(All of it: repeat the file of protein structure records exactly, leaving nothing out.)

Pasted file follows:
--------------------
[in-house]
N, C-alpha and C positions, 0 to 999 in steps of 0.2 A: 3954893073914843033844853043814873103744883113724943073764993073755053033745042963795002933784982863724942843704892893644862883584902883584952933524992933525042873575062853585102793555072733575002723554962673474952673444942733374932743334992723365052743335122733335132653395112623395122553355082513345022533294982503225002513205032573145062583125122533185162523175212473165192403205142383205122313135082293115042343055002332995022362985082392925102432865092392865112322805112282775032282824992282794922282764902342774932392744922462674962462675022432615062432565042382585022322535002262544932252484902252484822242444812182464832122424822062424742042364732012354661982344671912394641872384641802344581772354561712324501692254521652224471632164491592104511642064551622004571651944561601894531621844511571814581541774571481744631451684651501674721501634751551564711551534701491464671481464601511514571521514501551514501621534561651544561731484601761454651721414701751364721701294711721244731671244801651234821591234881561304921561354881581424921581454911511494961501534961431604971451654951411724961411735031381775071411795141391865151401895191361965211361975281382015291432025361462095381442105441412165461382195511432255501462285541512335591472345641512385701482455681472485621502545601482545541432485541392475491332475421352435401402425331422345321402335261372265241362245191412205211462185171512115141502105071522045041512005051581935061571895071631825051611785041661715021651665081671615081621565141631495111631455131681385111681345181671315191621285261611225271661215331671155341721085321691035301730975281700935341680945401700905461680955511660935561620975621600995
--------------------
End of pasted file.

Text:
[in-house]
N, C-alpha and C positions, 0 to 999 in steps of 0.2 A: 3954893073914843033844853043814873103744883113724943073764993073755053033745042963795002933784982863724942843704892893644862883584902883584952933524992933525042873575062853585102793555072733575002723554962673474952673444942733374932743334992723365052743335122733335132653395112623395122553355082513345022533294982503225002513205032573145062583125122533185162523175212473165192403205142383205122313135082293115042343055002332995022362985082392925102432865092392865112322805112282775032282824992282794922282764902342774932392744922462674962462675022432615062432565042382585022322535002262544932252484902252484822242444812182464832122424822062424742042364732012354661982344671912394641872384641802344581772354561712324501692254521652224471632164491592104511642064551622004571651944561601894531621844511571814581541774571481744631451684651501674721501634751551564711551534701491464671481464601511514571521514501551514501621534561651544561731484601761454651721414701751364721701294711721244731671244801651234821591234881561304921561354881581424921581454911511494961501534961431604971451654951411724961411735031381775071411795141391865151401895191361965211361975281382015291432025361462095381442105441412165461382195511432255501462285541512335591472345641512385701482455681472485621502545601482545541432485541392475491332475421352435401402425331422345321402335261372265241362245191412205211462185171512115141502105071522045041512005051581935061571895071631825051611785041661715021651665081671615081621565141631495111631455131681385111681345181671315191621285261611225271661215331671155341721085321691035301730975281700935341680945401700905461680955511660935561620975621600995